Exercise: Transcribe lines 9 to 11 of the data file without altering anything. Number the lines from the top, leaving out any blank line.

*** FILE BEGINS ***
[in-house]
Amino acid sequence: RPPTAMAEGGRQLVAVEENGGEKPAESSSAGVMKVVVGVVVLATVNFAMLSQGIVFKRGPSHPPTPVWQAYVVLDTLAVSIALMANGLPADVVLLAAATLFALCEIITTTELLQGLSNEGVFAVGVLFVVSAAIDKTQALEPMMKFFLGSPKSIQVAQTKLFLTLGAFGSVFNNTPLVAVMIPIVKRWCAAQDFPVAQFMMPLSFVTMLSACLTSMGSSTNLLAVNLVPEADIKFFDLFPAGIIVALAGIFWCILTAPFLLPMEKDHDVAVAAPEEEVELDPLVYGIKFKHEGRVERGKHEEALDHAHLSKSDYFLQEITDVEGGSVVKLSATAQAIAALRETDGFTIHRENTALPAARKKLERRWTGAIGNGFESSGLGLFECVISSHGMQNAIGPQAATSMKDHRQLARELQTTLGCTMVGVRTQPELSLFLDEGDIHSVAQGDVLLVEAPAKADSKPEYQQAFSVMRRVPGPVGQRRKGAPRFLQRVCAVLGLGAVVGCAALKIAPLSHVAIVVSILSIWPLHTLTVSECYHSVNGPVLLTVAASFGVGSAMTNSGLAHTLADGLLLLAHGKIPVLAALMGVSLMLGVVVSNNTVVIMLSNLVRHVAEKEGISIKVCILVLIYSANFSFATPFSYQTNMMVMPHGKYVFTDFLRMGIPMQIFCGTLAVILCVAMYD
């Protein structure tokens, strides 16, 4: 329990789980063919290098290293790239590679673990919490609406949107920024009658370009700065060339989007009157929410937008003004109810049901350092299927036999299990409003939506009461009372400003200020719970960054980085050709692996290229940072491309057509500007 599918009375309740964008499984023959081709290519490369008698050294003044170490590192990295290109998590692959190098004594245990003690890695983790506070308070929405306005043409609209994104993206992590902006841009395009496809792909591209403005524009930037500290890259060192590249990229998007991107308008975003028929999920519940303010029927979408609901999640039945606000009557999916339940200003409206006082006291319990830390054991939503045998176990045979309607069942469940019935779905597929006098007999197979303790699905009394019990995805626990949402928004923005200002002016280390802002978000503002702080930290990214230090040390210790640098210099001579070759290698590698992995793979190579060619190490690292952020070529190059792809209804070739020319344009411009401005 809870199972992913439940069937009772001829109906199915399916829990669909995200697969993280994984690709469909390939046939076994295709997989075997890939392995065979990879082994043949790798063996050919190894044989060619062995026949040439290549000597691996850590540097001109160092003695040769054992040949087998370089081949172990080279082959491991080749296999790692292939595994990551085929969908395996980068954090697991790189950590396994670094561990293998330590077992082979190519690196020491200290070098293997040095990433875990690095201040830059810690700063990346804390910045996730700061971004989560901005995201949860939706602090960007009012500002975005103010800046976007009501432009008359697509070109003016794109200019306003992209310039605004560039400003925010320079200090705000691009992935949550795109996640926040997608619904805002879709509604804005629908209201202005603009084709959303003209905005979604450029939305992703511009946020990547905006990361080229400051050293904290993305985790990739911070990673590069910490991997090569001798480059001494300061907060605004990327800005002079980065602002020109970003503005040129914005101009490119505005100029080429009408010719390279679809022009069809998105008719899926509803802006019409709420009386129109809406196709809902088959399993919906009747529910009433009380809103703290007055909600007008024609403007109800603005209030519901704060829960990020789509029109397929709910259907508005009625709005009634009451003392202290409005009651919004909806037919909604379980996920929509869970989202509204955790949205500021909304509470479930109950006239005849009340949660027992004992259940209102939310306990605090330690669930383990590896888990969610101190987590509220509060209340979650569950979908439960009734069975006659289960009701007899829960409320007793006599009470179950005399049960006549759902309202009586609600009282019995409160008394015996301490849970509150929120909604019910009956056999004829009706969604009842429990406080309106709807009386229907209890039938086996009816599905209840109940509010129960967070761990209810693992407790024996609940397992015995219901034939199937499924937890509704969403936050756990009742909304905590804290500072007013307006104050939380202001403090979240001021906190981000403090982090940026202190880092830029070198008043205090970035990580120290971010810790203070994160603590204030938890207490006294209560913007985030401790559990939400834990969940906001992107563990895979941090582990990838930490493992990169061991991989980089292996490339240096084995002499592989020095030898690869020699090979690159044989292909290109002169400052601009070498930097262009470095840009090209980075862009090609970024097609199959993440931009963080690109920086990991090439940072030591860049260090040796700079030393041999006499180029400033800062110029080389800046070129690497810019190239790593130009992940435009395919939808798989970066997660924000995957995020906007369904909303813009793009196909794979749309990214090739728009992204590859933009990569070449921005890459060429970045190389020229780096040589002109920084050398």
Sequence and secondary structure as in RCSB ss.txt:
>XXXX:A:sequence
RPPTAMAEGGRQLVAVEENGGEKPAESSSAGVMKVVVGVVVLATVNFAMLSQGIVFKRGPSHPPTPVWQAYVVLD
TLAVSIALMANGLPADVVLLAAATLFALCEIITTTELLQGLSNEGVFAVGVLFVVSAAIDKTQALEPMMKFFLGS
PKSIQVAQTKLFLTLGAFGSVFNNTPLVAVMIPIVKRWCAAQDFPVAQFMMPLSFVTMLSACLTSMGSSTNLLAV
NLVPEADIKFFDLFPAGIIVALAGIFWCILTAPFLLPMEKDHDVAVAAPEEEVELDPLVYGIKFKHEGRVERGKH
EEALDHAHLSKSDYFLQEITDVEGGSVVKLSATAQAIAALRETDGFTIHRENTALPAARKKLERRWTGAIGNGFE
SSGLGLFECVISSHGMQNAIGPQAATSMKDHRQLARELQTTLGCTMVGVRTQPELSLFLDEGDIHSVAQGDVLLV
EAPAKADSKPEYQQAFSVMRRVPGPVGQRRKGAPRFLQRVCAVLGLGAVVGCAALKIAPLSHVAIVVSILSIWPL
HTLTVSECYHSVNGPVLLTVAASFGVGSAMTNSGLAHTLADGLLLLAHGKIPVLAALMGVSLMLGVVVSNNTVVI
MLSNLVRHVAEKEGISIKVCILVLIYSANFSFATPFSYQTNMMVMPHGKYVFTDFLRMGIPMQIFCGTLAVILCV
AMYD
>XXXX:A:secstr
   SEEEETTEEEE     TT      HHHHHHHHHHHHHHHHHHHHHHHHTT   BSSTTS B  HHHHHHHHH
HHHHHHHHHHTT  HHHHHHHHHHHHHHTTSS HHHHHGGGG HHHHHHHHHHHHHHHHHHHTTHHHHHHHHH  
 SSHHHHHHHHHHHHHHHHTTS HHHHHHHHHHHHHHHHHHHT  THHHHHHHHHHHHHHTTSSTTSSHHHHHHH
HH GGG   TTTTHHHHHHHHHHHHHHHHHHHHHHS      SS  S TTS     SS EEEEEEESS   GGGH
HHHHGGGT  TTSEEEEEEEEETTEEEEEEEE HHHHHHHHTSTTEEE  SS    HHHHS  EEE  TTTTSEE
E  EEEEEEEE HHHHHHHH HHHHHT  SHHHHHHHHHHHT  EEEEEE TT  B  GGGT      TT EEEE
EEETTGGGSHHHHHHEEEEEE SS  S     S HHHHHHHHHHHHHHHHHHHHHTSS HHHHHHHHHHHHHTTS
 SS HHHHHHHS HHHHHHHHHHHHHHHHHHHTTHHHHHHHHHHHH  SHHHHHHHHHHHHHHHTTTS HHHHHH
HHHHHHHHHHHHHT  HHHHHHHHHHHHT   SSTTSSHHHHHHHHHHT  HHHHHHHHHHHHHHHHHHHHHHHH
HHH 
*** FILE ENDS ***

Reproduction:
NLVPEADIKFFDLFPAGIIVALAGIFWCILTAPFLLPMEKDHDVAVAAPEEEVELDPLVYGIKFKHEGRVERGKH
EEALDHAHLSKSDYFLQEITDVEGGSVVKLSATAQAIAALRETDGFTIHRENTALPAARKKLERRWTGAIGNGFE
SSGLGLFECVISSHGMQNAIGPQAATSMKDHRQLARELQTTLGCTMVGVRTQPELSLFLDEGDIHSVAQGDVLLV